VIEW THE MOBILE VERSION of www.homemedicine.ca Informational Site Network Informational
Privacy


Home


Medical Articles


Mother's Remedies


Household Tips


Medicine History


Forgotten Remedies


Search

Medical Articles

Difficulties Of Esophagoscopy

The beginner may find the esophagoscope seemingly rigidly fi...

Fever

In all fevers, to cool down the excessive heat of the patient ...

Diarrhoea

This disease consists in a looseness of the bowels, generally...

Menorrhagia Excessive Menstruation

If the menstrual flow is apt to terminate in hemorrhage, it i...

Rich Foods Brandy Beef-tea Etc

must be avoided. Involuntary starting, and the manifestation...

Wounds And Bruises

On this subject, I must necessarily be very brief. When a wou...

To Prevent Scarlet Fever

Give Belladonna at the 3d attenuation, three to six pellets, ...

Tumours

A large, soft, fleshy tumour is usually simply an accumulation...

Lues Of The Tracheobronchial Tree

Compared to laryngeal involvement, syphilis of the tracheobr...

Limbs Disjointed Or Sprained

In the case of an overstretch, or sprain, which has resulted i...

Sea-sickness

_Nux Vomica_ should be used once in about four hours, for twe...

Eruptive Cutaneous Diseases

Take A D current, pretty vigorous force in acute cases; mild ...

Necessity Of Allaying The Heat

The packs and baths should be continued, even when the patien...

The Child As An Ideal

WHILE the path of progress in the gaining of repose c...

Blood Pressure

The study of the blood pressure has become a subject of gre...

Carbolic

Readily identified by smell of tar or carbolic. Wash mouth wel...

Strychnin

The question of the advisability of strychnin is a constant s...

Contraction Of Sinews

This often occurs at the knee, bending the joint so that the p...

Asthma

If an attack comes on from sudden cold, take _Aconite_ and _I...

Head Sounds In

As the result and accompaniment of deafness these are sometime...



Decannulation After Cure Of Laryngeal Stenosis





Category: DECANNULATION AFTER CURE OF LARYNGEAL STENOSIS
Source: A Manual Of Peroral Endoscopy And Laryngeal Surgery

In order to train the patient to breathe again through the larynx it
is necessary to occlude the cannula. This is best done by inserting a
rubber cork in the inner cannula. At first it may be necessary to make
a slot in the cork so as to permit some air to enter through the tube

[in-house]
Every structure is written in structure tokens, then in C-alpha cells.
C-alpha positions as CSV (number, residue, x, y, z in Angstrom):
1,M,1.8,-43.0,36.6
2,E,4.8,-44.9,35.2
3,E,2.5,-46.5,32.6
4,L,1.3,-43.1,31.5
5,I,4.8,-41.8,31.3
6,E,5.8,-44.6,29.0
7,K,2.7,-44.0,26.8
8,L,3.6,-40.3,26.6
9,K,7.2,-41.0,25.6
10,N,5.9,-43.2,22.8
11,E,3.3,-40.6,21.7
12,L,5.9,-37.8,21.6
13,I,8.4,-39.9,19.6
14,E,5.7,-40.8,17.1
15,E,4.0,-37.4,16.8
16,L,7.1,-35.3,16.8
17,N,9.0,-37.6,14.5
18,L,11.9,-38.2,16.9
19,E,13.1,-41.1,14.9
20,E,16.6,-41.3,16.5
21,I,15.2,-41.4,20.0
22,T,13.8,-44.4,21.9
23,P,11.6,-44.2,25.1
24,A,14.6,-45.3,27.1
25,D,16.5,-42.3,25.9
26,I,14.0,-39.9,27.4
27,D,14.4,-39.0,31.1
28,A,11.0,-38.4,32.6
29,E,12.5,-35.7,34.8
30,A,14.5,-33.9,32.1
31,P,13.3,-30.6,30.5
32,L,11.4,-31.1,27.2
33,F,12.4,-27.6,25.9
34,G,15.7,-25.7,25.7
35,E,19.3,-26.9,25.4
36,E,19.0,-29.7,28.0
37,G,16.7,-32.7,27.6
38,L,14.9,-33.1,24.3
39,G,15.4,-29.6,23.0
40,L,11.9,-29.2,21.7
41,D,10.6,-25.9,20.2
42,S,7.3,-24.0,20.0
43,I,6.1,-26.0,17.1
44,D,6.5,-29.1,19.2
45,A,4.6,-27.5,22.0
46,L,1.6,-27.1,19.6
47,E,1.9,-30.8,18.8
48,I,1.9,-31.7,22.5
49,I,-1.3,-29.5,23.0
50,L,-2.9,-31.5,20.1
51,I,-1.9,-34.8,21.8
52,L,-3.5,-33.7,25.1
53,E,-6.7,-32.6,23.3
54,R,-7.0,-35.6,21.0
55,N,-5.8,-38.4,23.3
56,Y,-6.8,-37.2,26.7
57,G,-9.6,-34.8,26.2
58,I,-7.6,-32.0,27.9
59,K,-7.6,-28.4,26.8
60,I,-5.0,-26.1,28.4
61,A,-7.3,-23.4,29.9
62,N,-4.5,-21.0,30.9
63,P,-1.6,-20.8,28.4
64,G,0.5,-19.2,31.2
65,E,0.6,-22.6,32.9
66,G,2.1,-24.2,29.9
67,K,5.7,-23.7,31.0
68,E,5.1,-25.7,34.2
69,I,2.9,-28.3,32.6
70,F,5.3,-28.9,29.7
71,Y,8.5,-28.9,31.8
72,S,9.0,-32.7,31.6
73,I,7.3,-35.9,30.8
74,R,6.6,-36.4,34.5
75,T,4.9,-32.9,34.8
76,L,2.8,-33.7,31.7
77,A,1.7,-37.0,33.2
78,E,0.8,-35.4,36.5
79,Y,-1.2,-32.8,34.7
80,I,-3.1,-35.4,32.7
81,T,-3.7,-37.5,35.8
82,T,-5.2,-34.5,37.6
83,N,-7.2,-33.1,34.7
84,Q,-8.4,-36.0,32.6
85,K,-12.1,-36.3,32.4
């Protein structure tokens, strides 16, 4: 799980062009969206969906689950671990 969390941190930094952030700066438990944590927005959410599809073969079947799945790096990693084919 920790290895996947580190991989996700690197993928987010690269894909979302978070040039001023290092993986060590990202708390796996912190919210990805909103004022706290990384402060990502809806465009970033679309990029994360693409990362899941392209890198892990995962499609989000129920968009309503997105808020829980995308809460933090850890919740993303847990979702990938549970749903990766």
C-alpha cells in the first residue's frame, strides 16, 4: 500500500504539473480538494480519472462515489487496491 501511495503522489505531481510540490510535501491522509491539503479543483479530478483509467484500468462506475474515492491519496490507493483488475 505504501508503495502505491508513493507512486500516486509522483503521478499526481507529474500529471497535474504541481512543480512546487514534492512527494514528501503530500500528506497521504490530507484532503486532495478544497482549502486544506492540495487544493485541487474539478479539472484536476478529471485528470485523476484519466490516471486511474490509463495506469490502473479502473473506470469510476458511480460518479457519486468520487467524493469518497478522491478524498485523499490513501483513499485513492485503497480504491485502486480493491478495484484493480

to supplement the insufficient supply obtainable through the
insufficiently patulous glottis, new corks with smaller grooves being
substituted as laryngeal breathing becomes easier. Corking the cannula
is an excellent orthopedic treatment in certain cases where muscle
atrophy and partial inflammatory fixation of the cricoarytenoid joints
are etiological factors in the stenosis. The added pull of the
posterior cricoarytenoid muscles during the slight effort at
inspiration restores their tone and increases the mobility of all the
attached structures. By no other method can panic and spasmodic
stenosis be so efficiently cured.

[FIG. 111.--Illustration of corks used to occlude the cannula in
training patients to breathe through the mouth again, before
decannulation. The corks allow air leakage, the amount of which is
regulated by the use of different shapes. A smaller and still smaller
air leak is permitted until finally an ungrooved cork is tolerated. A
central hole is sometimes used instead of a slot. A, one-third cork;
B, half cork; C, three-quarter cork; D, whole cork.]

Following the subsidence of an acute laryngeal stenosis, it is my rule
to decannulate after the patient has been able to breathe through the
larynx with the cannula tightly corked for 3 days and nights. This
rule does not apply to chronic laryngeal stenosis, for while the lumen
under ordinary conditions might be ample, a slight degree of
inflammation might render it dangerously small. In these cases, many
weeks are sometimes required to determine when decannulation is safe.
A test period of a few months is advisable in most cases of chronic
laryngeal stenosis. Recurrent contractions after closure of the wound
are best treated by endoscopic bouginage. The corks are best made of
pure rubber cord, cut and ground to shape, and grooved, if desired, on
a small emery wheel (Fig. 112). The ordinary rubber corks and those
made of cork-bark should not be used because of their friability, and
the possible aspiration of a fragment into the bronchus, where rubber
particles form very irritant foreign bodies.

[FIG. 112.--This illustration shows the method of making safe corks
for tracheotomic cannulae by grinding pure rubber cord to shape on an
emery wheel. After grinding the taper, if a partial cork is desired, a
groove is ground on the angle of the wheel. If a half-cork is desired
half of the cork is ground away on the side of the wheel. Reliable
corks made in this way are now obtainable from Messers Charles J.
Pilling and Son.]






Previous: Treatment Of Cicatricial Stenosis



Add to del.icio.us Add to Reddit Add to Digg Add to Del.icio.us Add to Google Add to Twitter Add to Stumble Upon
Add to Informational Site Network
Report
Privacy
SHAREADD TO EBOOK


Viewed 1075